I have one moment in my mind that sticks out for me as a moment of pure love. I remember the moment I first laid eyes on my son. I loved him instantly and I was overwhelmed. I had never felt anything like that before. I honestly didn’t know I was capable of feeling that. I’ve described it before as finding a new section of my heart that suddenly sprung into action. There was no transaction here. He couldn’t do anything for me, but I loved him. With every fiber of my self I loved him. And he would continue to do nothing for me. He was an awful sleeper. I’ve never known sleep deprivation like that, even after years of insomnia. He was expensive as all hell. And the constant diaper changes. He peed on me a lot at the beginning! But I loved him. Not a transaction, right?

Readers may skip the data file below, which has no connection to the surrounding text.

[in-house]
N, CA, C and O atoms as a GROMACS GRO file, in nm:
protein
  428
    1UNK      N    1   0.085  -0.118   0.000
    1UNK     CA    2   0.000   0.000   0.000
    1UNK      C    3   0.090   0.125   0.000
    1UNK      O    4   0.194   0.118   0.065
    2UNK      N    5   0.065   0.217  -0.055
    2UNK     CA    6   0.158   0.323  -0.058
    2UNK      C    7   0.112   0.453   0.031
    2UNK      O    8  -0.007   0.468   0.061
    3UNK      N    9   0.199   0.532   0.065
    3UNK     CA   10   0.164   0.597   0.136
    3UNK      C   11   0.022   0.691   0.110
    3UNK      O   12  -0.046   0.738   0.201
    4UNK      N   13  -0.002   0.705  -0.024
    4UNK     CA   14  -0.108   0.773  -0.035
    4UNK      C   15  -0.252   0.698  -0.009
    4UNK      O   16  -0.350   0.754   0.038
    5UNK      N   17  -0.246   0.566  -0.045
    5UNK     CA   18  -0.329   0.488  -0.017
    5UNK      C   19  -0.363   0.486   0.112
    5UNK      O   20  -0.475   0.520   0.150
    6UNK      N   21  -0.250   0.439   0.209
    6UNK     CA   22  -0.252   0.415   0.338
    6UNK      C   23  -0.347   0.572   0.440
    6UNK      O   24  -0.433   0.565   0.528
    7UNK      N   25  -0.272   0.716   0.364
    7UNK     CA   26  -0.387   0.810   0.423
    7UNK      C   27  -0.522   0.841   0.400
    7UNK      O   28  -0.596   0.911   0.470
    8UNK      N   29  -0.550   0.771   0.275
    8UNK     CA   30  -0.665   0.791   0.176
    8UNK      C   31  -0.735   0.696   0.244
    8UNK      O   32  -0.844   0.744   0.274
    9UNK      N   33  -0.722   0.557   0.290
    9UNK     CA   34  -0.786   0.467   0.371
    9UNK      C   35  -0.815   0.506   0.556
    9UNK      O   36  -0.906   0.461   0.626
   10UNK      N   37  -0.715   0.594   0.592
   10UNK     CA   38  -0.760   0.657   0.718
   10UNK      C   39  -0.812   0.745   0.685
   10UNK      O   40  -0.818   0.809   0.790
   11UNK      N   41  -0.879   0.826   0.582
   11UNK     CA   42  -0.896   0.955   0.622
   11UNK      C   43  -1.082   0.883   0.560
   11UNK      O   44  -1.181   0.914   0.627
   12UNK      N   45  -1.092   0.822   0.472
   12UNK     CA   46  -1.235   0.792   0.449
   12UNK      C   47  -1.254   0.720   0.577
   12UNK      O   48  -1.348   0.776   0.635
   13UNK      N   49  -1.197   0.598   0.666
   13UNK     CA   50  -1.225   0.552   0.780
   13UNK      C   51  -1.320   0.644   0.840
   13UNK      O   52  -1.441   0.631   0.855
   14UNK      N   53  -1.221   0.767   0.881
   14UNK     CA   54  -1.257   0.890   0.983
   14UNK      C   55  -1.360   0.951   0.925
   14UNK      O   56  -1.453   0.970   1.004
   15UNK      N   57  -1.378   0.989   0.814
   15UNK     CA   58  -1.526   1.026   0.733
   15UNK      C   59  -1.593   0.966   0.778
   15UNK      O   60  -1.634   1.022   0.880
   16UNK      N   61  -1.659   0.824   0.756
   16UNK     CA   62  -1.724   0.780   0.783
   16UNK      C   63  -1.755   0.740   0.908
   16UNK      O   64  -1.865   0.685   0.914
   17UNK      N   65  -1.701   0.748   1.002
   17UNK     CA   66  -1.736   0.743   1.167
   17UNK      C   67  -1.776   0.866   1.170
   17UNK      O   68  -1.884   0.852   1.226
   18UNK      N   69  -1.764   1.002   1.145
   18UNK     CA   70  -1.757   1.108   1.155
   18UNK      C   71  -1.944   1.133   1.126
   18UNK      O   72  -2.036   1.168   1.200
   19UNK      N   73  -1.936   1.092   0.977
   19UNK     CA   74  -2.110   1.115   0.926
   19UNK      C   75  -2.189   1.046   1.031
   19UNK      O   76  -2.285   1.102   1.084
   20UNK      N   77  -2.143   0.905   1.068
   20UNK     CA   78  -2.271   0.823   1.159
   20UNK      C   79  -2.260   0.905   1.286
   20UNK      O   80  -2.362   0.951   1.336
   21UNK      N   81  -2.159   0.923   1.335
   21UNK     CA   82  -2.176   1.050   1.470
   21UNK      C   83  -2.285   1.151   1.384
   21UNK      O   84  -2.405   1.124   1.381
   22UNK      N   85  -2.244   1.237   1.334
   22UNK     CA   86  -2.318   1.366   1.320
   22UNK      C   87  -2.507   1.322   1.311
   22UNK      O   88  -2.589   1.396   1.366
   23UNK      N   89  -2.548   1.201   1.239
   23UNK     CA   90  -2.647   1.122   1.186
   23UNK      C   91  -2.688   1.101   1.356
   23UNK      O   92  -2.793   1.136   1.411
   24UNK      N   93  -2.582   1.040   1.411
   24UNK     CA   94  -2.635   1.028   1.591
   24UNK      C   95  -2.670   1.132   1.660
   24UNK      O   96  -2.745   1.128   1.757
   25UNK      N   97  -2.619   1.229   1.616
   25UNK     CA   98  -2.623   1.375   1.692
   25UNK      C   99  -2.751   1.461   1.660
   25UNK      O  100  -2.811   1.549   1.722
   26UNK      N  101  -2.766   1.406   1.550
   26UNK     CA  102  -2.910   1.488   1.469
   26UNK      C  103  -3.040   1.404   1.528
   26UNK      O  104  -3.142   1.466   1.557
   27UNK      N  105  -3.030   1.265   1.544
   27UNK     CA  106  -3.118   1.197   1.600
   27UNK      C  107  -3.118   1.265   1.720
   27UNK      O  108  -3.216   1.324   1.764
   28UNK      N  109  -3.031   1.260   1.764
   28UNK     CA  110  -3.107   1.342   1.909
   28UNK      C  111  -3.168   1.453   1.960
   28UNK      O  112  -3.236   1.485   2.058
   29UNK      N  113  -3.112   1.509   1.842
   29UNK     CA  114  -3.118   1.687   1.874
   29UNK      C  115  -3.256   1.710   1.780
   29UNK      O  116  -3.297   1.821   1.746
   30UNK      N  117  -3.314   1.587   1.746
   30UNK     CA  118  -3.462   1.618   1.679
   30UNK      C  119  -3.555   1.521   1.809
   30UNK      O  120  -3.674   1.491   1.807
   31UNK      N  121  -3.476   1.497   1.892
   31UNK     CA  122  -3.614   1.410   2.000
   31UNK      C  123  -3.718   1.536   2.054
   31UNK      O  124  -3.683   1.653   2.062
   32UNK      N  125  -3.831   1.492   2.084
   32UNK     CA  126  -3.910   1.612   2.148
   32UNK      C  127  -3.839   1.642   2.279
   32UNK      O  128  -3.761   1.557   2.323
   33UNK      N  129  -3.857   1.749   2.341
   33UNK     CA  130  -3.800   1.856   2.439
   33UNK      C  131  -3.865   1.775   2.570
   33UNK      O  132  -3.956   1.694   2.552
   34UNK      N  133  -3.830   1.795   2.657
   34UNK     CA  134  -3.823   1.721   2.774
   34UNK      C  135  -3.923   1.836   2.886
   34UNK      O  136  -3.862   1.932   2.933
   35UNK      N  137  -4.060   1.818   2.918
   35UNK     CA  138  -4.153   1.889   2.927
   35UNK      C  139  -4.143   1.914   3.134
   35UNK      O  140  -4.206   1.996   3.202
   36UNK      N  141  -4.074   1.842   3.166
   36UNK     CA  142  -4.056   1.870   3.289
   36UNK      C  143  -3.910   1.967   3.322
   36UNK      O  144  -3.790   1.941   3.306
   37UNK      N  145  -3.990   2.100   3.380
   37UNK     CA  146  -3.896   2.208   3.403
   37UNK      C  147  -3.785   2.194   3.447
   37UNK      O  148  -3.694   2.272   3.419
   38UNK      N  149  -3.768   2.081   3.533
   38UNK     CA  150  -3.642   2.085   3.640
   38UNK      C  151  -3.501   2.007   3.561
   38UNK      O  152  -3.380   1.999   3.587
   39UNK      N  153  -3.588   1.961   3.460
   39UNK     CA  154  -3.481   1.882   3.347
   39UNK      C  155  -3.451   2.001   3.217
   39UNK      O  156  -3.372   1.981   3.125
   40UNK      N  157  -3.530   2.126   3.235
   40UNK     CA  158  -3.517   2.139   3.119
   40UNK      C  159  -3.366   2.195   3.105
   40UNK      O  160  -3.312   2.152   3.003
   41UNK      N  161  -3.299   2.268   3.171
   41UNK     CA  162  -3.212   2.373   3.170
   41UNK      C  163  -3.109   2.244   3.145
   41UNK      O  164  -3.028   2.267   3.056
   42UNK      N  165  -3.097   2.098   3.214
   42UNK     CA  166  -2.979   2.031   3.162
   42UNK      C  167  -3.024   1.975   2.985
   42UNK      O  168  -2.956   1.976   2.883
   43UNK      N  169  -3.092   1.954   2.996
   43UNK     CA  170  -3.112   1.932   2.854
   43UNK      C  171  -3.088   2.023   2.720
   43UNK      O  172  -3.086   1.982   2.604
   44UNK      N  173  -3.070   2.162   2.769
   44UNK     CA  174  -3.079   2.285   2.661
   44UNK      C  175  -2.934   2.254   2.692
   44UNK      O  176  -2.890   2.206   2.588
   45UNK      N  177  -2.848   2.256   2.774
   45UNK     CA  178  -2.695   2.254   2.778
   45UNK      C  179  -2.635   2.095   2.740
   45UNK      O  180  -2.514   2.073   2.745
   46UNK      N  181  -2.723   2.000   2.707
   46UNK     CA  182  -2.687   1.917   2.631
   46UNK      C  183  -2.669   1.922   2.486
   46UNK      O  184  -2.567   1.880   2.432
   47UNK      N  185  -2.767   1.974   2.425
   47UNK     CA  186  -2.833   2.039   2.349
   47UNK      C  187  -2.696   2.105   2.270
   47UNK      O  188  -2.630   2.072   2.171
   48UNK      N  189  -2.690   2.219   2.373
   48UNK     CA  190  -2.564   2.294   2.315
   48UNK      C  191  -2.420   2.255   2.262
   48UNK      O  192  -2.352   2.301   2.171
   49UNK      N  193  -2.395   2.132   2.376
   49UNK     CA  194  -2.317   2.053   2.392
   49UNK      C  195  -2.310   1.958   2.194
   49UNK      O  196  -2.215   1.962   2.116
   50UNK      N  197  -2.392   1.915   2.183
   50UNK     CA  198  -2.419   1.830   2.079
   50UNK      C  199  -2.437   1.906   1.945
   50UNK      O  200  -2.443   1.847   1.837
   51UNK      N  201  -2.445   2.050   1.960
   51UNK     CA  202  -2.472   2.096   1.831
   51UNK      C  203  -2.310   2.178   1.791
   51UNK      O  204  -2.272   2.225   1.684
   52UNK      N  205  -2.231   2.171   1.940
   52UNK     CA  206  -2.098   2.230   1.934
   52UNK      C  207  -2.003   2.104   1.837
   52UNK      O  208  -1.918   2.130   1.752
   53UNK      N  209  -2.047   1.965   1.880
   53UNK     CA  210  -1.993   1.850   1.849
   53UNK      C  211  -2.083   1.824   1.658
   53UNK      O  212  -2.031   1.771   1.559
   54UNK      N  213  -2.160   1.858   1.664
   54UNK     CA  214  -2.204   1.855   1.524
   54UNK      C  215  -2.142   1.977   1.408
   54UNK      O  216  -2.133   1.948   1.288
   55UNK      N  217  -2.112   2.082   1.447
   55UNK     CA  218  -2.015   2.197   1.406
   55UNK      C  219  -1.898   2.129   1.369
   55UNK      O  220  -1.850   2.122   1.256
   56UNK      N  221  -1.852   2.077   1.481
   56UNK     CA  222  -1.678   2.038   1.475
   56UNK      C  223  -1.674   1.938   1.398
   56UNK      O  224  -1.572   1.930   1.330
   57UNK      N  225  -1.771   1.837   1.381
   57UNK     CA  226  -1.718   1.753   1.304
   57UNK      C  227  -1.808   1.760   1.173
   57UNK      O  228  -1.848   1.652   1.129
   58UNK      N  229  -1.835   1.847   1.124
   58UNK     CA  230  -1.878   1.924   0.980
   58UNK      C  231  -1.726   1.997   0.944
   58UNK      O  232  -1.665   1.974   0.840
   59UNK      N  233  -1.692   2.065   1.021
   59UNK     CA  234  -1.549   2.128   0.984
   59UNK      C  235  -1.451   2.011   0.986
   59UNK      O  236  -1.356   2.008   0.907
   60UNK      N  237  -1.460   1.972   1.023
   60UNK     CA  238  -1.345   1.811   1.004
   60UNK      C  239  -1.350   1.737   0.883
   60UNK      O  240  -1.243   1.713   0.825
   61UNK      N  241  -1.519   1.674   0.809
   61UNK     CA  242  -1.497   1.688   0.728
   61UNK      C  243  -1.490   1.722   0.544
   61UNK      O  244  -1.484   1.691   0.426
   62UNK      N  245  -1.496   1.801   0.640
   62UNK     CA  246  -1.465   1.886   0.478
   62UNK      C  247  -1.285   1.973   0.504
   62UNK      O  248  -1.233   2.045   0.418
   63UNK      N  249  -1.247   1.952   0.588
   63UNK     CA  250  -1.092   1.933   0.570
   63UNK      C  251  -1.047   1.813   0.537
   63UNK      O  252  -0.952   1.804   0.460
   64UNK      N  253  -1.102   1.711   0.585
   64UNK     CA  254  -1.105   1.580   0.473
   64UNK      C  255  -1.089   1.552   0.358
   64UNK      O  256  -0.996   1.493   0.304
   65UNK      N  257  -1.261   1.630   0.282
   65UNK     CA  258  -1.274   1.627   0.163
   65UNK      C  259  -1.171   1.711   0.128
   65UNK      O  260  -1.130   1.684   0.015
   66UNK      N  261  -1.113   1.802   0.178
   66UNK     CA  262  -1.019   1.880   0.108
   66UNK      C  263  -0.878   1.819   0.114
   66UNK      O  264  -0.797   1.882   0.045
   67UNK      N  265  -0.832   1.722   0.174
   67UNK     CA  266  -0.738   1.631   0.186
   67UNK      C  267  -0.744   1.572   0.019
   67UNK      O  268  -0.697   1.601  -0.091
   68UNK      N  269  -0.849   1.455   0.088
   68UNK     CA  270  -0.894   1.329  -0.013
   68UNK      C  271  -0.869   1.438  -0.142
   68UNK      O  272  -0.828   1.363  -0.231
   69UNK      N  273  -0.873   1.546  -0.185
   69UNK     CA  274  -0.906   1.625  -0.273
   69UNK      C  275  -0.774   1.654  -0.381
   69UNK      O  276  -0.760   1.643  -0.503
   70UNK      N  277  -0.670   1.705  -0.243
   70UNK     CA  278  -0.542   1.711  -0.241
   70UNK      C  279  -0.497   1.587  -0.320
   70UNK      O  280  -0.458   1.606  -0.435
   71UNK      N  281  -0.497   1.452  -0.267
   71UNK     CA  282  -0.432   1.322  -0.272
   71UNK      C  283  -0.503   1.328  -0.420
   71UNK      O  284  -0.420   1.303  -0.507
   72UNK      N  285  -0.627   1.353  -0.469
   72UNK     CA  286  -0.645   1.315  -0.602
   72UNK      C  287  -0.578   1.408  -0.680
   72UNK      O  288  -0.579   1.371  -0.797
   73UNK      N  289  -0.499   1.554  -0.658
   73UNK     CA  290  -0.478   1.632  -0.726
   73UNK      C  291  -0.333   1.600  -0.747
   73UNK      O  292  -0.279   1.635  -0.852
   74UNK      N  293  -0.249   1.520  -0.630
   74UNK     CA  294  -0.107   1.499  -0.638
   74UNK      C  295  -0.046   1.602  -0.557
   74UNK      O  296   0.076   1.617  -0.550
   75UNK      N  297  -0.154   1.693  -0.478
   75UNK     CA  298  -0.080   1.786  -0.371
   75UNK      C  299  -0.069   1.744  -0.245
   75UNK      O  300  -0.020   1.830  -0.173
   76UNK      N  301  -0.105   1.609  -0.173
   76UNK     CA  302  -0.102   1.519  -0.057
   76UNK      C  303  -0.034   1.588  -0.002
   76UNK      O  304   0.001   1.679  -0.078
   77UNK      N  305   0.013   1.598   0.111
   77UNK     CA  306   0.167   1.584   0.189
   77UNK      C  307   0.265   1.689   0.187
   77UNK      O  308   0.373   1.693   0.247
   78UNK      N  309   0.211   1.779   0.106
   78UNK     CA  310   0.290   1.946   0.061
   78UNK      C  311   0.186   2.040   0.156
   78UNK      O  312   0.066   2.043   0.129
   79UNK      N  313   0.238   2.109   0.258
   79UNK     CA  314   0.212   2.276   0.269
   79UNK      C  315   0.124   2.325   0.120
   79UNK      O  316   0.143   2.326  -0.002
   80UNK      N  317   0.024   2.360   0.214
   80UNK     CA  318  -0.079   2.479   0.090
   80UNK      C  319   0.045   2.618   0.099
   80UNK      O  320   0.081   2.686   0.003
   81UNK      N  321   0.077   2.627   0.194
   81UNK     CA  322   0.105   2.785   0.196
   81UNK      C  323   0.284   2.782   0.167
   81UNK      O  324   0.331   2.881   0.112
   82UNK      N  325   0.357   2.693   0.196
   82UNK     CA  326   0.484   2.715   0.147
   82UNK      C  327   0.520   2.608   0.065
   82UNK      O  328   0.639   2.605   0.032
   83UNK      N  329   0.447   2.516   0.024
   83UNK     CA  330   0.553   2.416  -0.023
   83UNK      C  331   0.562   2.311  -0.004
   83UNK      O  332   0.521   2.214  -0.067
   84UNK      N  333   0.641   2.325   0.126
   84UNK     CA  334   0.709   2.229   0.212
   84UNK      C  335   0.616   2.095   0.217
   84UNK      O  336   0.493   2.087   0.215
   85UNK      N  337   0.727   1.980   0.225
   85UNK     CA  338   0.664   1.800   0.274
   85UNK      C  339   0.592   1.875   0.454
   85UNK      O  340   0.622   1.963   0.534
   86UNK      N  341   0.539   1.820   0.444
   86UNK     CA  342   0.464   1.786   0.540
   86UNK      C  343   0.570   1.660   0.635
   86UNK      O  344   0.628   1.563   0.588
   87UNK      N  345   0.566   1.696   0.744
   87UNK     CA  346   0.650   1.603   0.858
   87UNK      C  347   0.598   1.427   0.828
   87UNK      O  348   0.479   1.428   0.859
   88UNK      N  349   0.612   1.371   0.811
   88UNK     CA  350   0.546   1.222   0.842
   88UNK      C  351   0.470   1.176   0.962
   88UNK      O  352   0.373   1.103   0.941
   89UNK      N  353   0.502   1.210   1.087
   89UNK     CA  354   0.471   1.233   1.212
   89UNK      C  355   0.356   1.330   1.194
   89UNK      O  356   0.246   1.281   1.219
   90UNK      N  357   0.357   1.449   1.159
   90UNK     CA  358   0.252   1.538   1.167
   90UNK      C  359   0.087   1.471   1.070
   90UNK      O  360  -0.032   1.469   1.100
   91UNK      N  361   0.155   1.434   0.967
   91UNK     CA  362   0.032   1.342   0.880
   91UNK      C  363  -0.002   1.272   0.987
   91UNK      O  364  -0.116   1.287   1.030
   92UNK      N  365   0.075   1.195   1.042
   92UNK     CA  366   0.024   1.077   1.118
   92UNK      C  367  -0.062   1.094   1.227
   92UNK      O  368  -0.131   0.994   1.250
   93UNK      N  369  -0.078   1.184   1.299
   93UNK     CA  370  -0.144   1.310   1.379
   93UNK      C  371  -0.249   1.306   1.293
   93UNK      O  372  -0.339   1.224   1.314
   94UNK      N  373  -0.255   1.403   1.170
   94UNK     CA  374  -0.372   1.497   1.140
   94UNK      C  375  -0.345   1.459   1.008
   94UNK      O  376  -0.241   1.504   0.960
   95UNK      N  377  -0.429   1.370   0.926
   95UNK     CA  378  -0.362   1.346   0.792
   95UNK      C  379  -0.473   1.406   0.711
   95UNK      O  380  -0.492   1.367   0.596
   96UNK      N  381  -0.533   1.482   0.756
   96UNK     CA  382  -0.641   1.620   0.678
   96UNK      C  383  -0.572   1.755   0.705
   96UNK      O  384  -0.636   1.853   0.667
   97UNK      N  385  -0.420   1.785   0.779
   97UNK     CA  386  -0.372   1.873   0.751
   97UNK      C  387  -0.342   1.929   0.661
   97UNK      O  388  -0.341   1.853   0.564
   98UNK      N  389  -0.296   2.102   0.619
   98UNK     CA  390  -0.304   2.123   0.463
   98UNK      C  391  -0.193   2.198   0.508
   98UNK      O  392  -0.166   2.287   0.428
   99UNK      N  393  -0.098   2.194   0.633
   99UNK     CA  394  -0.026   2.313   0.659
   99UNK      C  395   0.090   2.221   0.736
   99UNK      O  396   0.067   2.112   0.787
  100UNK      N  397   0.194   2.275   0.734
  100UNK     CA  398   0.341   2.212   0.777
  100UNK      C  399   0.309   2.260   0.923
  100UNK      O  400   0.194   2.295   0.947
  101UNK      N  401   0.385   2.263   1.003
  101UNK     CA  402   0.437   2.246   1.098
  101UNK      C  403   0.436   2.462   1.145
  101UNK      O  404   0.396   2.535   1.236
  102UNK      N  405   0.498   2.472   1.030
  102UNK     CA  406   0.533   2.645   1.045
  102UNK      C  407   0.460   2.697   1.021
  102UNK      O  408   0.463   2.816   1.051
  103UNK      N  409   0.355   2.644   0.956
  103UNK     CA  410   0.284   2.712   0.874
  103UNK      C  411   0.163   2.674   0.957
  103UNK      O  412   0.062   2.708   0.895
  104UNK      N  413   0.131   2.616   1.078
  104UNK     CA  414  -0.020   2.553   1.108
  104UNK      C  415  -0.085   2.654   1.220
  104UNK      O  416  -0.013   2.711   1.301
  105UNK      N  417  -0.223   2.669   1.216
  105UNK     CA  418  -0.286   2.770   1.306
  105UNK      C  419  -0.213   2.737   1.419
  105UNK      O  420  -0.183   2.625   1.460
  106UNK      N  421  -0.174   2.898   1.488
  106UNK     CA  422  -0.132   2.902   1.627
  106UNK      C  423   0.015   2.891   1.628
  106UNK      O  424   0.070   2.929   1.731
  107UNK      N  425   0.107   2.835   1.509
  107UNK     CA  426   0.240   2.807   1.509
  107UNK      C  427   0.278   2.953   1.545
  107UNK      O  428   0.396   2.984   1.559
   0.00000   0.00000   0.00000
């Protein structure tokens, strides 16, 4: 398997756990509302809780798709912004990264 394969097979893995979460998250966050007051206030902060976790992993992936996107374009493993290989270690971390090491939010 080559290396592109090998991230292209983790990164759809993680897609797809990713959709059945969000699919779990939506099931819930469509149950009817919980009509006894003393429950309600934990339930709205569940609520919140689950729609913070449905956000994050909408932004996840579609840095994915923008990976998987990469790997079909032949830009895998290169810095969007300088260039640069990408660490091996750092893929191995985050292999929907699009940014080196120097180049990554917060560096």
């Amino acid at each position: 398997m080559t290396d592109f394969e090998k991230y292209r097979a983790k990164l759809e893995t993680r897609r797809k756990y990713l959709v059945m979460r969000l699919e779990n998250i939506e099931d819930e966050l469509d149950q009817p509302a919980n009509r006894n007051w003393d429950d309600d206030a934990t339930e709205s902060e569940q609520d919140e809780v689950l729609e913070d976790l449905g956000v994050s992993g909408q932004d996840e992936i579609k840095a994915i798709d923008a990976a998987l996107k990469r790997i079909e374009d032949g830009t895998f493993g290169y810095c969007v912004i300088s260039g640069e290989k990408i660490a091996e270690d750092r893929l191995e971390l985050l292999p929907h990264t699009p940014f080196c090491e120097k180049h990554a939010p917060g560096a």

Not so fast! He was giving me plenty! He made me into a father. He gave me fresh purpose. And he was beautiful. SO beautiful! His every face and gesture was a gift. Maybe I only loved him for what he was doing for me. Maybe…

But I don’t think so. When I looked into my son’s face then, and when I look into his and his sister’s faces now, I see something in them. I see me. Not me as I am now. I see the best of me. I see me untainted. I see without blemish. Without history. Without pride. Without ego. Without all of the trappings. I see me unfiltered. I see the parts of me that I love, what parts there are. I see in him the thing that I cannot see in myself. I see the face of God.

“May you see Christ see in all you meet, and may all you meet see Christ in you”

The incarnation is an amazing gift. In it, God comes to us in humanity unsullied. We recognize the Divine spark in babies because no parts of the ego get in the way of recognizing the image of God within them. We lose that so quickly. And here is where I see the real importance of who Jesus is. It is not that God comes into the world to show us how far away we are from being God. It is that God comes into the world to help us to see the Divine in each other.